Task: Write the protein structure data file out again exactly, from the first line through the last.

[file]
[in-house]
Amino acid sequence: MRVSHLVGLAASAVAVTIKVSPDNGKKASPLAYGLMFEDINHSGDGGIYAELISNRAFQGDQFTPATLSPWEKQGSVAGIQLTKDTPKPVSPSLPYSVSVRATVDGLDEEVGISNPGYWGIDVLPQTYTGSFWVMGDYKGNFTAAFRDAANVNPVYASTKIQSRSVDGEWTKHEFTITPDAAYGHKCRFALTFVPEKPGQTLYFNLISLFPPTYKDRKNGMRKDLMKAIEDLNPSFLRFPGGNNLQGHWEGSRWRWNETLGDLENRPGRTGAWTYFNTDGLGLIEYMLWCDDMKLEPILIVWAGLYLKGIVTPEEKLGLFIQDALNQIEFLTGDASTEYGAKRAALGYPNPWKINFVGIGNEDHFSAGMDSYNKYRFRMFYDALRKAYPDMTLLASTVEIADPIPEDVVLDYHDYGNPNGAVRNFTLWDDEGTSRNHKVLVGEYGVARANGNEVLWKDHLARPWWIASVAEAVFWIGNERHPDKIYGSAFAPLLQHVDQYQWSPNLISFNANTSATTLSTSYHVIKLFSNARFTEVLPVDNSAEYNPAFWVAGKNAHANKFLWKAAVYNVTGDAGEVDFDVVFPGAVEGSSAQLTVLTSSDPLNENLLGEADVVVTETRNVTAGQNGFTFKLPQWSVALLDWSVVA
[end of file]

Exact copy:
[in-house]
Amino acid sequence: MRVSHLVGLAASAVAVTIKVSPDNGKKASPLAYGLMFEDINHSGDGGIYAELISNRAFQGDQFTPATLSPWEKQGSVAGIQLTKDTPKPVSPSLPYSVSVRATVDGLDEEVGISNPGYWGIDVLPQTYTGSFWVMGDYKGNFTAAFRDAANVNPVYASTKIQSRSVDGEWTKHEFTITPDAAYGHKCRFALTFVPEKPGQTLYFNLISLFPPTYKDRKNGMRKDLMKAIEDLNPSFLRFPGGNNLQGHWEGSRWRWNETLGDLENRPGRTGAWTYFNTDGLGLIEYMLWCDDMKLEPILIVWAGLYLKGIVTPEEKLGLFIQDALNQIEFLTGDASTEYGAKRAALGYPNPWKINFVGIGNEDHFSAGMDSYNKYRFRMFYDALRKAYPDMTLLASTVEIADPIPEDVVLDYHDYGNPNGAVRNFTLWDDEGTSRNHKVLVGEYGVARANGNEVLWKDHLARPWWIASVAEAVFWIGNERHPDKIYGSAFAPLLQHVDQYQWSPNLISFNANTSATTLSTSYHVIKLFSNARFTEVLPVDNSAEYNPAFWVAGKNAHANKFLWKAAVYNVTGDAGEVDFDVVFPGAVEGSSAQLTVLTSSDPLNENLLGEADVVVTETRNVTAGQNGFTFKLPQWSVALLDWSVVA